The Grand Old Opera House Hotel

Isobel McArthur
Traverse Theatre Company with Dundee Rep Theatre
Dundee Rep Theatre

Listing details and ticket info...

The Grand Old Opera House Hotel

There's something about the empty and lifeless air in a hotel that breeds a certain type of haunted quality. The liminality of these transitional abodes, and the identical, seemingly endless corridors lend themselves deeply a sense of uncanny and often unquiet dread. It's also a space that equally opens itself up to mockery, as almost every facet of human life, in all it's oddity can be found in a busy hotel.

Isobel McArthur's Fringe First Award winning new play, The Grand Old Opera House Hotel, certainly delves into both aspects in this semi-musical farce, set in the depths of a poorly run Edinburgh hotel.

The play follows Aaron (Ali Watt), a day one new-start at the Hotel, lost in its seemingly endless identikit corridors, and imprisoned within the long working hours, endless monotony and daily changes of sleeping arrangements which are driving him to insomnia. Only a chance, and confused, encounter with Amy (Karen Fishwick), a music-loving colleague, opens up the world of operatic beauty to him, as well as opening his eyes to the tragic history of the hotel's former guise; a burnt-down opera house.

The brilliance of the play is in part the genuinely witty and hilariously funny writing and great direction from Gareth Nicholls combined with excellent performances all round by the cast. But more than that, it's largely from the staging and Ana Inés Jabares-Pita's sets being an inspired piece of deceptive simplicity: a single concertina hotel corridor, which can part to show a drab but realistically sterile and dull hotel room. It's through the conceit of this flat, uniform homogeneity that the monotony and maddening unreality of the place really hits home. Only the ever-changing digital door numbers tell one from another, the vastness of the building seeming oppressive throughout.

But the meat and bones of the play is the romantically charged game of cat and mouse, as Aaron and Amy fall more and more in love, despite never actually meeting face to face, instead, merely hearing each other's voices, or in Aaron's case, listening to an operatic mix-tape Amy left behind in one of the rooms. It's here that things take on a more otherworldly spin, with the appearance of operatic apparitions, who peer cheerfully out from windows and doorways whenever Aaron loses himself in the music.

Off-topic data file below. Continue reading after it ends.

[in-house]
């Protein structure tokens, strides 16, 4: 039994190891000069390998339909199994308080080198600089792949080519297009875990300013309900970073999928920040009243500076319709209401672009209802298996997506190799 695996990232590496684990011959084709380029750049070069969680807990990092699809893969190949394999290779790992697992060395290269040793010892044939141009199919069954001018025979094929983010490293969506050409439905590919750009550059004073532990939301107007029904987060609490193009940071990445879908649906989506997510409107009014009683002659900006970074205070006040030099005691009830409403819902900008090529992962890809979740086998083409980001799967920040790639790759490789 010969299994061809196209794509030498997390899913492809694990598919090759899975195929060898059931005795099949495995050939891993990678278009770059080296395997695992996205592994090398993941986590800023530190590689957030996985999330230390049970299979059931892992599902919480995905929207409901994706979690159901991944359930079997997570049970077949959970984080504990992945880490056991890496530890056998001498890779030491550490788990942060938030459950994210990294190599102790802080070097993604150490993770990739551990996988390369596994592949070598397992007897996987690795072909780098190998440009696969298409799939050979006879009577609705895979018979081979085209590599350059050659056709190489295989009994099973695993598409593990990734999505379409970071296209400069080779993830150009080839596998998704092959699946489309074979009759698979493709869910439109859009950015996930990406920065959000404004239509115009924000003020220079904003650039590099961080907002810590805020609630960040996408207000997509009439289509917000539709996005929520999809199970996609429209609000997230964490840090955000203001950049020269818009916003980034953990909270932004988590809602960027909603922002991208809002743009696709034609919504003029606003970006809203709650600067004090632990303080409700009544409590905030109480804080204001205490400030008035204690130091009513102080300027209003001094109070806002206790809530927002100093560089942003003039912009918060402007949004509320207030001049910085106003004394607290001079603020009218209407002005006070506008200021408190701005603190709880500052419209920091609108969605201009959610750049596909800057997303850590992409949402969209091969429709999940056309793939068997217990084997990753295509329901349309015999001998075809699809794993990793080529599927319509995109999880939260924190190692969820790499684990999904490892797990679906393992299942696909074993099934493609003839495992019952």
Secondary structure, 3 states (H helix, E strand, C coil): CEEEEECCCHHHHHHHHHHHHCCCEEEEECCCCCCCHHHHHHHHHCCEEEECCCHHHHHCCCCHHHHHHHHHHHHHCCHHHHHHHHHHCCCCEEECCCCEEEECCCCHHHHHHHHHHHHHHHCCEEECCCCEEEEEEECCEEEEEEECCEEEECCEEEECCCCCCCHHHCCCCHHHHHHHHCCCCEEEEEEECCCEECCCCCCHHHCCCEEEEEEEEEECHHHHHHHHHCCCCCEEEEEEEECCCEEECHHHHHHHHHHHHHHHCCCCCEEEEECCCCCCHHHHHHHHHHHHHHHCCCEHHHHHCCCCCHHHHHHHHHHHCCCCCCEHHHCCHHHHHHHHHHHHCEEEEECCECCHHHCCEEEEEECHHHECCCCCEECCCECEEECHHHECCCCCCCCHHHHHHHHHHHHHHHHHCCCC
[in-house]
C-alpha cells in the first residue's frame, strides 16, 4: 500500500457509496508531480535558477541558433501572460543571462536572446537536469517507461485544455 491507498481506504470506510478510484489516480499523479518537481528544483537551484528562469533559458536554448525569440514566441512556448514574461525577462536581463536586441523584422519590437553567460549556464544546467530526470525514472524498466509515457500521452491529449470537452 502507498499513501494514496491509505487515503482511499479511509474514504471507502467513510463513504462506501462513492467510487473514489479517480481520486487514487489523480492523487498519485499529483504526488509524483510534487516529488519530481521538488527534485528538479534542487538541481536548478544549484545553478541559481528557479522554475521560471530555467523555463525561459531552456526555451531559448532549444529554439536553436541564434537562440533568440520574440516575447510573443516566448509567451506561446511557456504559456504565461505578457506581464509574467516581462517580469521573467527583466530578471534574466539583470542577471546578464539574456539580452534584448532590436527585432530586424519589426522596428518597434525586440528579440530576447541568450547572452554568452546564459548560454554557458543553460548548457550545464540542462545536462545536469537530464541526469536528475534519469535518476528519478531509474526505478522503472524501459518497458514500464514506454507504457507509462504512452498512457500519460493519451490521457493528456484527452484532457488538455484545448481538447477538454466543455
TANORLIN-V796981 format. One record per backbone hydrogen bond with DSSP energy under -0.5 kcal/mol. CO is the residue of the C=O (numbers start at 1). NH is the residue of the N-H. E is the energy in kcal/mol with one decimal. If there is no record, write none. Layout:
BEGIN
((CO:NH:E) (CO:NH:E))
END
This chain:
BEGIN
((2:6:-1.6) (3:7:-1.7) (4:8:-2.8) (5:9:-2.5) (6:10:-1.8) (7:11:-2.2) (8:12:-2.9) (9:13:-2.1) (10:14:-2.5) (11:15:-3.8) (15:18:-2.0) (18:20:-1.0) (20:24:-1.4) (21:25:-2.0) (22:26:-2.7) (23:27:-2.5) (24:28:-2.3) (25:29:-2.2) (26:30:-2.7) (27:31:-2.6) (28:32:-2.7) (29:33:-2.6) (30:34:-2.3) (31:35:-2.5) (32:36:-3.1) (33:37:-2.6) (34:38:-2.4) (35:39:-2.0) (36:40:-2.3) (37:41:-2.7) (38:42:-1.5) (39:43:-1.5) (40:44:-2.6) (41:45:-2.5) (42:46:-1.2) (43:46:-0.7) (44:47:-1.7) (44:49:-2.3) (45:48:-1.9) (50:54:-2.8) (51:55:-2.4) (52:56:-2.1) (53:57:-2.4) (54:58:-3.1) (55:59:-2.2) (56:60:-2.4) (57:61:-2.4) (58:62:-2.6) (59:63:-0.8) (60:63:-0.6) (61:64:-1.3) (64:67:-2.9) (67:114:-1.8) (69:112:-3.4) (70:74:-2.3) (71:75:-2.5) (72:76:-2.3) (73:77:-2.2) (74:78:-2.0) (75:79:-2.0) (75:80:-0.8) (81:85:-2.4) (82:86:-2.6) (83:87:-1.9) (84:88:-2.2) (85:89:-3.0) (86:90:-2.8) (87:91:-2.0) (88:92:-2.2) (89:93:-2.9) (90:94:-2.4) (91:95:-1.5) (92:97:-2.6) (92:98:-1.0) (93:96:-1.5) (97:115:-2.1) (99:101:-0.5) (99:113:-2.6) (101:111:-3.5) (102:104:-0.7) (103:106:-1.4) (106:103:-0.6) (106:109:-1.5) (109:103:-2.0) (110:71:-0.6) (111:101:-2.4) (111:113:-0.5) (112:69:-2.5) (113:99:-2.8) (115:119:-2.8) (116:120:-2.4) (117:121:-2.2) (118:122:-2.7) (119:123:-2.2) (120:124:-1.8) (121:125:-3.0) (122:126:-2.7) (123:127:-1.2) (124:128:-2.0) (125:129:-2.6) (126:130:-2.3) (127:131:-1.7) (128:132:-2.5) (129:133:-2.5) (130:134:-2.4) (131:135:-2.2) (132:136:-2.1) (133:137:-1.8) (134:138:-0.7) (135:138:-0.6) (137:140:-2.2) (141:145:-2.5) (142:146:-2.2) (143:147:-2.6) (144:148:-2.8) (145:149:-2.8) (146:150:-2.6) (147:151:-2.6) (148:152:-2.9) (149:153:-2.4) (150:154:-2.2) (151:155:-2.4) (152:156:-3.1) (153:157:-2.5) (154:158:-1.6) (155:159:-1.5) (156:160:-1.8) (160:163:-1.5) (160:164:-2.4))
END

It's here where much of the plot arises, and it's also where the play slightly falters, mainly due to the rather thin characterisations all round. Now of course, this is a farce, so it's not expected that every character has a deep backstory, and the cast fill in a lot of the gaps through sheer charismatic charm and the commitment to the hijinks. Still, it does feel a little odd at times that no-one here has an ounce of a life outside the Hotel, and seemingly lives their entire existence within the walls of the building quite happily. There's certainly commentary made throughout the play about the drone-like existence and near-enslavement of the staff, but at some points through the mid-section, it all starts to feel a tad contrived.

It's rather good, then, that the piece screws itself quite firmly throughout the build-up to the finale, not only by pinning the motives and actions of everyone involved more firmly, but also by committing itself into musical territory, borrowing and stealing famous sections of opera and then belting out accompanying parodical lyrics through stretches of the latter scenes. It's absolutely a highlight, and worth a slightly unfocused and meandering mid-section to get there.

It's a solidly entertaining play all round, one that has already won accolades at the Festival Fringe, and could well become a welcomed favourite for years to come.

Reviewer: Graeme Strachan

Are you sure?